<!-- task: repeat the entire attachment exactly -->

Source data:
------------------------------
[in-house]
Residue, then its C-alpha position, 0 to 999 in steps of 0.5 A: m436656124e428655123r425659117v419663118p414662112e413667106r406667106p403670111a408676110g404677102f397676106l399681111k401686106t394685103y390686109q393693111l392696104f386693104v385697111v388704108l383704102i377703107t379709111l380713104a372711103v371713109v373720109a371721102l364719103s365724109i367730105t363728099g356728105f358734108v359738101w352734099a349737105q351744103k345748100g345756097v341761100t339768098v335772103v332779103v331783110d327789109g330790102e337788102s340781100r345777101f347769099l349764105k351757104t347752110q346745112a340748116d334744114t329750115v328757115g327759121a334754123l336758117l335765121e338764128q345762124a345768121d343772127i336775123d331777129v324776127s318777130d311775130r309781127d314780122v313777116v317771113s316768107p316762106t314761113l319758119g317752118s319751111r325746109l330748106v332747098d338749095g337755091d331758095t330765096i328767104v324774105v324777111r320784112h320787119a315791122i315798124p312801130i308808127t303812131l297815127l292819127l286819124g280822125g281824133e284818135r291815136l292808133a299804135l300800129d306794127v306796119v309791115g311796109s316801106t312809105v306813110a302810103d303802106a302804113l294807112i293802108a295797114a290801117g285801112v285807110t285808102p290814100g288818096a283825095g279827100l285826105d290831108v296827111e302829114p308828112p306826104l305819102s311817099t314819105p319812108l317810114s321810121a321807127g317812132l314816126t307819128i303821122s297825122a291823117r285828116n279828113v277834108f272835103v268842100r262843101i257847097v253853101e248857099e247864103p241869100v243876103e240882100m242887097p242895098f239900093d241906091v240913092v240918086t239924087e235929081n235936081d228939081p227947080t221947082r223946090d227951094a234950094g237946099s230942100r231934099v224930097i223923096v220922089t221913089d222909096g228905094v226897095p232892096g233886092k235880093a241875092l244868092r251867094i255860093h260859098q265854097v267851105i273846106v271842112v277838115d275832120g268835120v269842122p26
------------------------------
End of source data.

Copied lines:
[in-house]
Residue, then its C-alpha position, 0 to 999 in steps of 0.5 A: m436656124e428655123r425659117v419663118p414662112e413667106r406667106p403670111a408676110g404677102f397676106l399681111k401686106t394685103y390686109q393693111l392696104f386693104v385697111v388704108l383704102i377703107t379709111l380713104a372711103v371713109v373720109a371721102l364719103s365724109i367730105t363728099g356728105f358734108v359738101w352734099a349737105q351744103k345748100g345756097v341761100t339768098v335772103v332779103v331783110d327789109g330790102e337788102s340781100r345777101f347769099l349764105k351757104t347752110q346745112a340748116d334744114t329750115v328757115g327759121a334754123l336758117l335765121e338764128q345762124a345768121d343772127i336775123d331777129v324776127s318777130d311775130r309781127d314780122v313777116v317771113s316768107p316762106t314761113l319758119g317752118s319751111r325746109l330748106v332747098d338749095g337755091d331758095t330765096i328767104v324774105v324777111r320784112h320787119a315791122i315798124p312801130i308808127t303812131l297815127l292819127l286819124g280822125g281824133e284818135r291815136l292808133a299804135l300800129d306794127v306796119v309791115g311796109s316801106t312809105v306813110a302810103d303802106a302804113l294807112i293802108a295797114a290801117g285801112v285807110t285808102p290814100g288818096a283825095g279827100l285826105d290831108v296827111e302829114p308828112p306826104l305819102s311817099t314819105p319812108l317810114s321810121a321807127g317812132l314816126t307819128i303821122s297825122a291823117r285828116n279828113v277834108f272835103v268842100r262843101i257847097v253853101e248857099e247864103p241869100v243876103e240882100m242887097p242895098f239900093d241906091v240913092v240918086t239924087e235929081n235936081d228939081p227947080t221947082r223946090d227951094a234950094g237946099s230942100r231934099v224930097i223923096v220922089t221913089d222909096g228905094v226897095p232892096g233886092k235880093a241875092l244868092r251867094i255860093h260859098q265854097v267851105i273846106v271842112v277838115d275832120g268835120v269842122p26